This is Holly Werner Caccamise and her 4-year-old Appaloosa–Thoroughbred-cross gelding, Phantom of the Wapera (aka Phantom). The pair competes at Training Level dressage and they also do Novice Level eventing.
Holly and Phantom are immaculately turned out and are a well-matched, attractive pair. This nice big horse looks as if he likes to work and is moving freely in his trot. If the photo had been taken about a split second earlier, it would show him being more engaged with his hind legs rather than seeming a bit out behind himself with his left hind leg. His left front shoulder also seems a bit low and flat, but, again, I think that would be a different story slightly earlier in time. You can see that he is tracking up in this working trot and that he has a nice frame for Training Level with his body balanced and his poll at the highest point of
Holly is, without a doubt, in posting trot and probably on her way up to the top of the rise as Phantom’s right shoulder advances. I believe they are also beginning to make a left turn. Holly has her body in a fairly good vertical lineup of shoulder to hip to heel. If we took her horse out of this photo and she were left standing on the ground in this position, she would be balanced over her own feet.
At first, Holly appears to be a bit light in her seat or that her center of gravity is too high. However, she is getting ready to advance her pelvis forward to the top of the rise, so her tone and core strength actually look solid. When she is sitting, Holly should try to feel her seat bones and decipher whether they are pointing straight down or toward her horse’s front feet. If her lower back is too round, then her seat bones are pointing too far forward; if she is hollow in her lower back, her seat bones are pointing backward. If it’s hard for her to tell, she should exaggerate both extremes and then try to find the middle. Straight down is the correct position for seat bones throughout all of the work.
Her thighs look well organized and at a good angle with inward rotation. Her knee has a good amount of bend, and I like that she is not overweighting her foot in the stirrup. Holly should make sure her feet are parallel to her horse’s sides to prevent her spurs from always pointing in toward her horse.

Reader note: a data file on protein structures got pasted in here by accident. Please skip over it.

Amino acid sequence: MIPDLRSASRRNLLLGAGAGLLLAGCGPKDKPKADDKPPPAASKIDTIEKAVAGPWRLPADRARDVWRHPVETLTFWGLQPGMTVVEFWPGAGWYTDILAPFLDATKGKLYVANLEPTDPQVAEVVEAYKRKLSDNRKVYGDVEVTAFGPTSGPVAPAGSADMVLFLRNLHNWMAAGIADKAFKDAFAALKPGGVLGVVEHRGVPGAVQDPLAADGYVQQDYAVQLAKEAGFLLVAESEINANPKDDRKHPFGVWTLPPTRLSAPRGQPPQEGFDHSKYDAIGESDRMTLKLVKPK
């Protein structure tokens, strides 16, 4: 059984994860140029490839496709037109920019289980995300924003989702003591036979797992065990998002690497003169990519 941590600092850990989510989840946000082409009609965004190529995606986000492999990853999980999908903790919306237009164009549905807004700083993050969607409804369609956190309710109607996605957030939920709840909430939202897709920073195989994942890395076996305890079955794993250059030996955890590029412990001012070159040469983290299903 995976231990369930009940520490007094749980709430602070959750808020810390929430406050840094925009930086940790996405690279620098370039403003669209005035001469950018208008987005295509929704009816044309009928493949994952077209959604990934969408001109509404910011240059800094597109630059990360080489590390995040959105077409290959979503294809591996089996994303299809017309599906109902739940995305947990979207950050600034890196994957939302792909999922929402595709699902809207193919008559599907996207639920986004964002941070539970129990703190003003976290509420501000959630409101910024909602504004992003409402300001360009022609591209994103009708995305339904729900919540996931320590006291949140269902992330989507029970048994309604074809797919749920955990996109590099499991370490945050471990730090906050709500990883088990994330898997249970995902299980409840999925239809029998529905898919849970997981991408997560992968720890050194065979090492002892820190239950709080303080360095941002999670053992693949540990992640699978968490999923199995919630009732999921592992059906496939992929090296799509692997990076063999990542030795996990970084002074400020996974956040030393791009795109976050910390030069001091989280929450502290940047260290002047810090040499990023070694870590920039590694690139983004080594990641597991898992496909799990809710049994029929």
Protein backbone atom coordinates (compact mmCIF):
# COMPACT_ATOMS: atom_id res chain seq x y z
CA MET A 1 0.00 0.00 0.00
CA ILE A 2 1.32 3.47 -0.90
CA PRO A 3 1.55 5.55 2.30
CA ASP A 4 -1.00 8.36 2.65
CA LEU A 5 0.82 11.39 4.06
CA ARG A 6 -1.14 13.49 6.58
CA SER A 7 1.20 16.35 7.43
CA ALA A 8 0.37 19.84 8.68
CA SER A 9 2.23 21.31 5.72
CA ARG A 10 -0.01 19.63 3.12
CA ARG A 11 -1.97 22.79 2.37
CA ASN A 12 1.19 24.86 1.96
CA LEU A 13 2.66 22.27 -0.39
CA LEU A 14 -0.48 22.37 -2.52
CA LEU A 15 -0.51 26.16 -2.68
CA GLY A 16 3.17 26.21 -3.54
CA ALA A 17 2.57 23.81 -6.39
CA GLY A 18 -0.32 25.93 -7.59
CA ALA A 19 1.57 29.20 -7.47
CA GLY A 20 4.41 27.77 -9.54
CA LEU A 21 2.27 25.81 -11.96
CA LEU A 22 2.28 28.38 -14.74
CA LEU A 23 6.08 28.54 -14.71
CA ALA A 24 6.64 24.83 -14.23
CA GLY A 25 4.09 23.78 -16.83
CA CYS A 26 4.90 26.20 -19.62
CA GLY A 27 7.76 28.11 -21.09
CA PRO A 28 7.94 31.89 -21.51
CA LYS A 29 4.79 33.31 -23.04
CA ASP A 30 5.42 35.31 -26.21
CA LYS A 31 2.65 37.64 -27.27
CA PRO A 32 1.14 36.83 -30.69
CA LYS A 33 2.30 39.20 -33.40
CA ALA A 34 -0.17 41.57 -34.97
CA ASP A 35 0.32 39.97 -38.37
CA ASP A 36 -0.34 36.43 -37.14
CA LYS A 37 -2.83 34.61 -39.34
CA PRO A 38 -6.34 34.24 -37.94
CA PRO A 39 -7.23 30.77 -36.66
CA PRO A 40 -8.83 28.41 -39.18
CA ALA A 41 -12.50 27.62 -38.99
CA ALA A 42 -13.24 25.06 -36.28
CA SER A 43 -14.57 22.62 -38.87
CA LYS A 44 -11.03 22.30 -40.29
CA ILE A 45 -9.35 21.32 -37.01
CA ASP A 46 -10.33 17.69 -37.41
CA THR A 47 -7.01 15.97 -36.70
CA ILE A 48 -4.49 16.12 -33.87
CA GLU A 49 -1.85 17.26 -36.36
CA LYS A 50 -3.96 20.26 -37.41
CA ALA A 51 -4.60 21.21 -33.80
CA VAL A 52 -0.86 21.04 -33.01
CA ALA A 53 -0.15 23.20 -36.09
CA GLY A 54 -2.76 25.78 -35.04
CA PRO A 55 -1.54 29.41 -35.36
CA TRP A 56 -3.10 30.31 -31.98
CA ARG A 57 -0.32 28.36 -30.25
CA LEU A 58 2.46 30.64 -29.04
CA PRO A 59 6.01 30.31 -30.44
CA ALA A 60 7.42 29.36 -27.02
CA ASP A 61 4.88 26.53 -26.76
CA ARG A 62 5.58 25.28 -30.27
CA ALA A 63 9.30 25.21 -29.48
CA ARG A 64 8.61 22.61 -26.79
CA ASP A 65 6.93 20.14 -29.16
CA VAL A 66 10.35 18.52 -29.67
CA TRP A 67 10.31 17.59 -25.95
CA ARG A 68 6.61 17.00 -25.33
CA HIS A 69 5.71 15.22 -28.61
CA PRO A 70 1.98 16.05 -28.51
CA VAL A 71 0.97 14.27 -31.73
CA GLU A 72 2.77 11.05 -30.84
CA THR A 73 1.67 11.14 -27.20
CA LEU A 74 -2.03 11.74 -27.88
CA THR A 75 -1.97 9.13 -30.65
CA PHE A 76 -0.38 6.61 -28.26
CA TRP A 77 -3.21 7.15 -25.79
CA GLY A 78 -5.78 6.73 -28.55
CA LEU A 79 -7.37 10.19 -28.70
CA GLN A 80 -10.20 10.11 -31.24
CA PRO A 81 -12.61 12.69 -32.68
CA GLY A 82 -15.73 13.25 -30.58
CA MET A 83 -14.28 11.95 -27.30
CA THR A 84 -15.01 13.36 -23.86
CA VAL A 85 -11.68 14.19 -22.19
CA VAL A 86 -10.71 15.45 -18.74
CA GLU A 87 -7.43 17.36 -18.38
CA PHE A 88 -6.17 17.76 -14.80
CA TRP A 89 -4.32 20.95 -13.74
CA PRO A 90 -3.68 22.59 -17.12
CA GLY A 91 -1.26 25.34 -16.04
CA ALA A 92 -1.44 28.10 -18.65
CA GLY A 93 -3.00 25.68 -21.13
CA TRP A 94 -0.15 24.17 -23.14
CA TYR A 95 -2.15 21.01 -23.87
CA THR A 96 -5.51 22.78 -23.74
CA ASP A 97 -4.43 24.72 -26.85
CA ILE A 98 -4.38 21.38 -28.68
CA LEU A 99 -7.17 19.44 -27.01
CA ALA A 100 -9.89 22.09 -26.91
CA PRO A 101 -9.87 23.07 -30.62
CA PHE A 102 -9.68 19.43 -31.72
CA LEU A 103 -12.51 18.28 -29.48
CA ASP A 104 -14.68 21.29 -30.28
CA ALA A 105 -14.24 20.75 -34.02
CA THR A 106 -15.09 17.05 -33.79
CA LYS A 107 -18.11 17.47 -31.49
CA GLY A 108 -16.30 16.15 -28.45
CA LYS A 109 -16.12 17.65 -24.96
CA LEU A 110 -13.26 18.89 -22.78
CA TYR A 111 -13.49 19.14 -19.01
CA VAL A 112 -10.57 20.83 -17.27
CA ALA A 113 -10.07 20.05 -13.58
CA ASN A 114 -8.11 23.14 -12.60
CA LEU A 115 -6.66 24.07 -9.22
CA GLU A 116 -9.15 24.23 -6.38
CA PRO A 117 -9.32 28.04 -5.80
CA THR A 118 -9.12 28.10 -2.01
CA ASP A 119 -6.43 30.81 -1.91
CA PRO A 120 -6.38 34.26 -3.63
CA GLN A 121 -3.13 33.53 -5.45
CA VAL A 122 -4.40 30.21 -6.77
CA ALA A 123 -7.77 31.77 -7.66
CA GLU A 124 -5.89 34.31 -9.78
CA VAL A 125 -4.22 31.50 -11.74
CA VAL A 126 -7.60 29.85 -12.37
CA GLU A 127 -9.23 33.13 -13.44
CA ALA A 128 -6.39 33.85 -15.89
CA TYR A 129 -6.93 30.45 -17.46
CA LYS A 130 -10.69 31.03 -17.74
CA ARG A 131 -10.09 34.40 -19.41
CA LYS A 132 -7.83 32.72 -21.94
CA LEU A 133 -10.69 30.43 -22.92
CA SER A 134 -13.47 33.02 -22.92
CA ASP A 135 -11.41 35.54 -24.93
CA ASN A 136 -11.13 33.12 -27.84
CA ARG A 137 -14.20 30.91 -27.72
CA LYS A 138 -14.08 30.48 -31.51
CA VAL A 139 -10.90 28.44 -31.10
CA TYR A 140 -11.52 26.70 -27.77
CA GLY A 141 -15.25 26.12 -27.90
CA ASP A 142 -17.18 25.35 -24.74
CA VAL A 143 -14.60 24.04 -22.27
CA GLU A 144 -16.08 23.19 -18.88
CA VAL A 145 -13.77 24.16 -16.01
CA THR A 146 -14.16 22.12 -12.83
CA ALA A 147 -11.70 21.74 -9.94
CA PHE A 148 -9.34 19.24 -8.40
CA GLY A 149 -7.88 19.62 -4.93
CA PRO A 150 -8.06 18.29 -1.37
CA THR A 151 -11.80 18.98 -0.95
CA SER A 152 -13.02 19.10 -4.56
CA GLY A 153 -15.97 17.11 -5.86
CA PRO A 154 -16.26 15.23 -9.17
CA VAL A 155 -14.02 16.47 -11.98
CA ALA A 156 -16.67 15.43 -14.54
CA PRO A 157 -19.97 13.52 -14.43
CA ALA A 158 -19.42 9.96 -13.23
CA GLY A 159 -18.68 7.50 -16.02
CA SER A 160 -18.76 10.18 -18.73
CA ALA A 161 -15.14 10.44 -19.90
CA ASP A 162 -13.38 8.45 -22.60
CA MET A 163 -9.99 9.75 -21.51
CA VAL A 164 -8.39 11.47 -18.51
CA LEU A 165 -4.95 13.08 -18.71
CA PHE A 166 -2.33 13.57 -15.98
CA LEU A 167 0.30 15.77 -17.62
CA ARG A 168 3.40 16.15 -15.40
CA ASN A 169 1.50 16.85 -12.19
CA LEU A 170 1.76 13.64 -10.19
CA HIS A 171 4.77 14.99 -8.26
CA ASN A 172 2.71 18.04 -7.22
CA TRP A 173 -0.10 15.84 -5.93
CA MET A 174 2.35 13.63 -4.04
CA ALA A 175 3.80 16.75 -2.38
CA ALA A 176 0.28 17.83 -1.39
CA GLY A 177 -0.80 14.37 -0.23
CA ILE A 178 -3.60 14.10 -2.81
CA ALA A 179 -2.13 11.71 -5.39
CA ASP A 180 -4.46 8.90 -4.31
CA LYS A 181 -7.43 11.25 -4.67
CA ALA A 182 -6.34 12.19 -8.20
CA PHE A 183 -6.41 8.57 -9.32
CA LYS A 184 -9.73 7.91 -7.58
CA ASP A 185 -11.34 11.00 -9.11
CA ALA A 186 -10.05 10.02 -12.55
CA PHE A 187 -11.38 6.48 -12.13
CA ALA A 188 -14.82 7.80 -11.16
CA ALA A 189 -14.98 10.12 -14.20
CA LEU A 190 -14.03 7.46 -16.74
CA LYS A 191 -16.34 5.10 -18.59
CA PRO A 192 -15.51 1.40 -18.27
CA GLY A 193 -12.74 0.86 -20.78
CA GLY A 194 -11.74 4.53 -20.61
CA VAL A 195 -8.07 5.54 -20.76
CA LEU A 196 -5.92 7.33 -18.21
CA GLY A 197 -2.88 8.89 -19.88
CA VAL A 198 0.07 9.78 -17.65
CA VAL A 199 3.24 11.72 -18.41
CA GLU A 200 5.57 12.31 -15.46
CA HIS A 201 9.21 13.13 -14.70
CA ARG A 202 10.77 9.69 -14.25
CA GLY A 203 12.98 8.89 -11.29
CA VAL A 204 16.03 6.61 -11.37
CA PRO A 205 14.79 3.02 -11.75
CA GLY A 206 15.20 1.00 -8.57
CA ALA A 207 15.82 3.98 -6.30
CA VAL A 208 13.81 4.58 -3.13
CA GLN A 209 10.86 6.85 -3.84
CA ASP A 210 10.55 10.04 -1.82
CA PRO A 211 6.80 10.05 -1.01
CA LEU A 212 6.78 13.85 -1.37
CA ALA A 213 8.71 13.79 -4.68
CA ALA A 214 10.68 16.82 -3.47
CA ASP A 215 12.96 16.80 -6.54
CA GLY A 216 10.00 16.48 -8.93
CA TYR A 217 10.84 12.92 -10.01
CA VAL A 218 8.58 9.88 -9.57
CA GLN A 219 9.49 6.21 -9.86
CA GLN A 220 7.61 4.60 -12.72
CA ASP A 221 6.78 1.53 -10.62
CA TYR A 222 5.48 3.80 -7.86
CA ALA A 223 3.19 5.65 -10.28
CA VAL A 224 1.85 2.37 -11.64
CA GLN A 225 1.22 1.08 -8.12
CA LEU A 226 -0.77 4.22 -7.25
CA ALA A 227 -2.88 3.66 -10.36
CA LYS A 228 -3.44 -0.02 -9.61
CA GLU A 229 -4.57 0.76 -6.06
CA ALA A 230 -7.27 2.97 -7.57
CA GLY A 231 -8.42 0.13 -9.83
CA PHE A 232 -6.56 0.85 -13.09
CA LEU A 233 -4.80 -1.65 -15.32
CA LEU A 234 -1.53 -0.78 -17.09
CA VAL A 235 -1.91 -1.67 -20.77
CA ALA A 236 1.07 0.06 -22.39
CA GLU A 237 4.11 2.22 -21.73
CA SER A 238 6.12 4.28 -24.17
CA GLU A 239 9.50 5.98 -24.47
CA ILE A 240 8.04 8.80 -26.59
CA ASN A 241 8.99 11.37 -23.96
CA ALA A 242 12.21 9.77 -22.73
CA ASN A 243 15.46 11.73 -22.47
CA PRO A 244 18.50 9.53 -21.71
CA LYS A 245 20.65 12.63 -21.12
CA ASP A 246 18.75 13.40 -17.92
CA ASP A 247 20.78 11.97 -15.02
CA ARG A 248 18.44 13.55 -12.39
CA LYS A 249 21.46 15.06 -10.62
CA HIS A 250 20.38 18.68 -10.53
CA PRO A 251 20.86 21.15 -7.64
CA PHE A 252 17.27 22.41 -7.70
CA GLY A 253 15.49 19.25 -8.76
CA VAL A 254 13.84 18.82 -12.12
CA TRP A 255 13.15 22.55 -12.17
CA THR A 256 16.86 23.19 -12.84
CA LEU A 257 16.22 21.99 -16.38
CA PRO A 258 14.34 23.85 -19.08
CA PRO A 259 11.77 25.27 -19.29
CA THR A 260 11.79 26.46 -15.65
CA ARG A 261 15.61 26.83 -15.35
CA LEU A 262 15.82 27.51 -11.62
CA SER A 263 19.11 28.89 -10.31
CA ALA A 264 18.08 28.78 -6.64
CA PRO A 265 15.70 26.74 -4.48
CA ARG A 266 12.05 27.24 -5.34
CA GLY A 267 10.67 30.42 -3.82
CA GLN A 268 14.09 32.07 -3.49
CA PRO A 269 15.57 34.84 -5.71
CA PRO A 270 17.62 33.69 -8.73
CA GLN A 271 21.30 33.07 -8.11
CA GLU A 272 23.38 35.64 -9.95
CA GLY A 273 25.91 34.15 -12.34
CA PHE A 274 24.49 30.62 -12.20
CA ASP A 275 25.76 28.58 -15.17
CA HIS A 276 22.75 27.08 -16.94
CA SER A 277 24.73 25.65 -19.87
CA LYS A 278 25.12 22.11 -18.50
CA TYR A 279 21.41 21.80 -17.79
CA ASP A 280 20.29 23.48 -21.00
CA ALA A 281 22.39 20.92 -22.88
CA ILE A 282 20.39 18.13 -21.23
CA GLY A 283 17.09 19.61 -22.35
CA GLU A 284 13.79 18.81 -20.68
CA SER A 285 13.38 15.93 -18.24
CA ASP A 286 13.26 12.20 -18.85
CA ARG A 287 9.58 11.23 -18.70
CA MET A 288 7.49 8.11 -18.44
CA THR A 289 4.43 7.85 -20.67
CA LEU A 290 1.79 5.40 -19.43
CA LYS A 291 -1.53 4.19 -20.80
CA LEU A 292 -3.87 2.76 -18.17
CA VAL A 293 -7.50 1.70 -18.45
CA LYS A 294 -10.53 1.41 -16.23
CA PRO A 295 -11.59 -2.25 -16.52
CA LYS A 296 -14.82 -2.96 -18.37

I suggest some minor adjustments to how Holly is turning her horse. It is only slight but there is a tiny tilt to Phantom’s poll where his left ear is lower than his right. Also, Holly has her left hand pulled backward more than her right. She’s also looking more to the left than her horse is. She gives away the outside rein a little too much in her turn to the left but again, this is only a small amount. I would rather see her hands carried evenly and her elbows slightly more bent so that her upper arm stays at her side. Her hand is then in a more perfect straight line from her elbow to her horse’s bit. As she advances up the levels, this will help secure her contact, especially as her half halts begin to increase collection.
Heather Blitzis a Grand Prix competitor and trainer. She was the United States alternate for the 2012 Olympic Games with her gelding, Paragon. In 2011, the pair won team gold and individual silver medals at the Pan American Games in Guadalajara, Mexico.
No stranger to the international arena, Blitz joined the U.S. Equestrian Federation Long List while working as head trainer at Oak Hill Ranch in Louisiana, where she rode its Danish Warmblood stallion Rambo DVE 373. In 2006, she piloted the stallion’s daughter, Arabella, to the reserve spot on the World Equestrian Games team.
During her seven years at Oak Hill Ranch, Blitz rode a broodmare she loved so much that she decided to breed her, producing a horse by Blue Hors Don Schufro out of Pari Lord by Loran. The result was her Pan American partner, Paragon. After their success in 2011, the pair moved up to the Grand Prix during the winter season in Florida. They qualified for the World Dressage Masters 5* during Paragon’s CDI debut at that level, earning impressive scores.
Blitz holds a B.S. degree in equine science from Colorado State University. She credits her biomechanics coach, Mary Wanless, as the biggest influence on her development as a rider and instructor. They have been working together since 1993. Blitz is based in Wellington, Florida (heatherblitz.info).